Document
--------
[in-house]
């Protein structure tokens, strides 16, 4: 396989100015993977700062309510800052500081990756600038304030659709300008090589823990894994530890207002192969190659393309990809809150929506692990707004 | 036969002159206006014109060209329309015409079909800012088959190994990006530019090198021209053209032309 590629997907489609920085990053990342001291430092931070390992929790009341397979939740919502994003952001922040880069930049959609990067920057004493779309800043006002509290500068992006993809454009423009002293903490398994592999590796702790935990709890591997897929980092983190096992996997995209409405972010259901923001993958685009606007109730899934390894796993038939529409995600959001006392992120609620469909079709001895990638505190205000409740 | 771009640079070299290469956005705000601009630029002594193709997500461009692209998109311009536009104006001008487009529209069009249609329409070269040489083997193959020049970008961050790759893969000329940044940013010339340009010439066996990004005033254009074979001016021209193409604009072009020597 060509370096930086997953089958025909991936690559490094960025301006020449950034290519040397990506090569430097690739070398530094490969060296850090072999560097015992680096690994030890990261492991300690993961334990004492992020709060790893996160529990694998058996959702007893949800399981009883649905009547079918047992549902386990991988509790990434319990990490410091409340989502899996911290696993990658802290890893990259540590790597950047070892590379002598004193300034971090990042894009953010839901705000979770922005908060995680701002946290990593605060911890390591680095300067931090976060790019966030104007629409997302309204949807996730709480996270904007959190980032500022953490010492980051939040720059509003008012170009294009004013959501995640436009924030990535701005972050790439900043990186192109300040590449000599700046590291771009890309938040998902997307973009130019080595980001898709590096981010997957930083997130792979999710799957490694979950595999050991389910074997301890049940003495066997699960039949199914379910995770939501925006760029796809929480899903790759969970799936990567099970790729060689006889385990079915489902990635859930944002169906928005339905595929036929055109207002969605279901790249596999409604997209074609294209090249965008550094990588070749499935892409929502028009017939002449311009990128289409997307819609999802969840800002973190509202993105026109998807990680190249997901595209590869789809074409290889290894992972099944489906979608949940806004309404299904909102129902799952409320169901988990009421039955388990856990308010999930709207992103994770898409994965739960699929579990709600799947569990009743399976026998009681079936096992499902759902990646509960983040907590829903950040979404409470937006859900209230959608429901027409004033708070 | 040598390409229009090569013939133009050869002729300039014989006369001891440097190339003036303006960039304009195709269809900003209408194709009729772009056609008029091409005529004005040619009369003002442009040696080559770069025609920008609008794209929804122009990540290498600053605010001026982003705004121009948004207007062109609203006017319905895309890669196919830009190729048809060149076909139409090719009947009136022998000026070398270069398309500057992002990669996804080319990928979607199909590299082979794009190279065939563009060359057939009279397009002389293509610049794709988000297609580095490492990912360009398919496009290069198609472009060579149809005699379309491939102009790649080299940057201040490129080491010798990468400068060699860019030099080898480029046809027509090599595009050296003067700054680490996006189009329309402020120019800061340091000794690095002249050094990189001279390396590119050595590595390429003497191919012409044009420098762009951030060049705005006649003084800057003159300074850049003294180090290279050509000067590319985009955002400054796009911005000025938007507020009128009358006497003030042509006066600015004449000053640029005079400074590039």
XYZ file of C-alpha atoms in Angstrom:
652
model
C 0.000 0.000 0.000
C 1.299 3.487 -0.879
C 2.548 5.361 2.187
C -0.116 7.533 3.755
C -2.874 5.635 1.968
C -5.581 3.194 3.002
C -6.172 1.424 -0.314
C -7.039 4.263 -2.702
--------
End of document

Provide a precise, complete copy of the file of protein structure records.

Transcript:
[in-house]
């Protein structure tokens, strides 16, 4: 396989100015993977700062309510800052500081990756600038304030659709300008090589823990894994530890207002192969190659393309990809809150929506692990707004 | 036969002159206006014109060209329309015409079909800012088959190994990006530019090198021209053209032309 590629997907489609920085990053990342001291430092931070390992929790009341397979939740919502994003952001922040880069930049959609990067920057004493779309800043006002509290500068992006993809454009423009002293903490398994592999590796702790935990709890591997897929980092983190096992996997995209409405972010259901923001993958685009606007109730899934390894796993038939529409995600959001006392992120609620469909079709001895990638505190205000409740 | 771009640079070299290469956005705000601009630029002594193709997500461009692209998109311009536009104006001008487009529209069009249609329409070269040489083997193959020049970008961050790759893969000329940044940013010339340009010439066996990004005033254009074979001016021209193409604009072009020597 060509370096930086997953089958025909991936690559490094960025301006020449950034290519040397990506090569430097690739070398530094490969060296850090072999560097015992680096690994030890990261492991300690993961334990004492992020709060790893996160529990694998058996959702007893949800399981009883649905009547079918047992549902386990991988509790990434319990990490410091409340989502899996911290696993990658802290890893990259540590790597950047070892590379002598004193300034971090990042894009953010839901705000979770922005908060995680701002946290990593605060911890390591680095300067931090976060790019966030104007629409997302309204949807996730709480996270904007959190980032500022953490010492980051939040720059509003008012170009294009004013959501995640436009924030990535701005972050790439900043990186192109300040590449000599700046590291771009890309938040998902997307973009130019080595980001898709590096981010997957930083997130792979999710799957490694979950595999050991389910074997301890049940003495066997699960039949199914379910995770939501925006760029796809929480899903790759969970799936990567099970790729060689006889385990079915489902990635859930944002169906928005339905595929036929055109207002969605279901790249596999409604997209074609294209090249965008550094990588070749499935892409929502028009017939002449311009990128289409997307819609999802969840800002973190509202993105026109998807990680190249997901595209590869789809074409290889290894992972099944489906979608949940806004309404299904909102129902799952409320169901988990009421039955388990856990308010999930709207992103994770898409994965739960699929579990709600799947569990009743399976026998009681079936096992499902759902990646509960983040907590829903950040979404409470937006859900209230959608429901027409004033708070 | 040598390409229009090569013939133009050869002729300039014989006369001891440097190339003036303006960039304009195709269809900003209408194709009729772009056609008029091409005529004005040619009369003002442009040696080559770069025609920008609008794209929804122009990540290498600053605010001026982003705004121009948004207007062109609203006017319905895309890669196919830009190729048809060149076909139409090719009947009136022998000026070398270069398309500057992002990669996804080319990928979607199909590299082979794009190279065939563009060359057939009279397009002389293509610049794709988000297609580095490492990912360009398919496009290069198609472009060579149809005699379309491939102009790649080299940057201040490129080491010798990468400068060699860019030099080898480029046809027509090599595009050296003067700054680490996006189009329309402020120019800061340091000794690095002249050094990189001279390396590119050595590595390429003497191919012409044009420098762009951030060049705005006649003084800057003159300074850049003294180090290279050509000067590319985009955002400054796009911005000025938007507020009128009358006497003030042509006066600015004449000053640029005079400074590039």
XYZ file of C-alpha atoms in Angstrom:
652
model
C 0.000 0.000 0.000
C 1.299 3.487 -0.879
C 2.548 5.361 2.187
C -0.116 7.533 3.755
C -2.874 5.635 1.968
C -5.581 3.194 3.002
C -6.172 1.424 -0.314
C -7.039 4.263 -2.702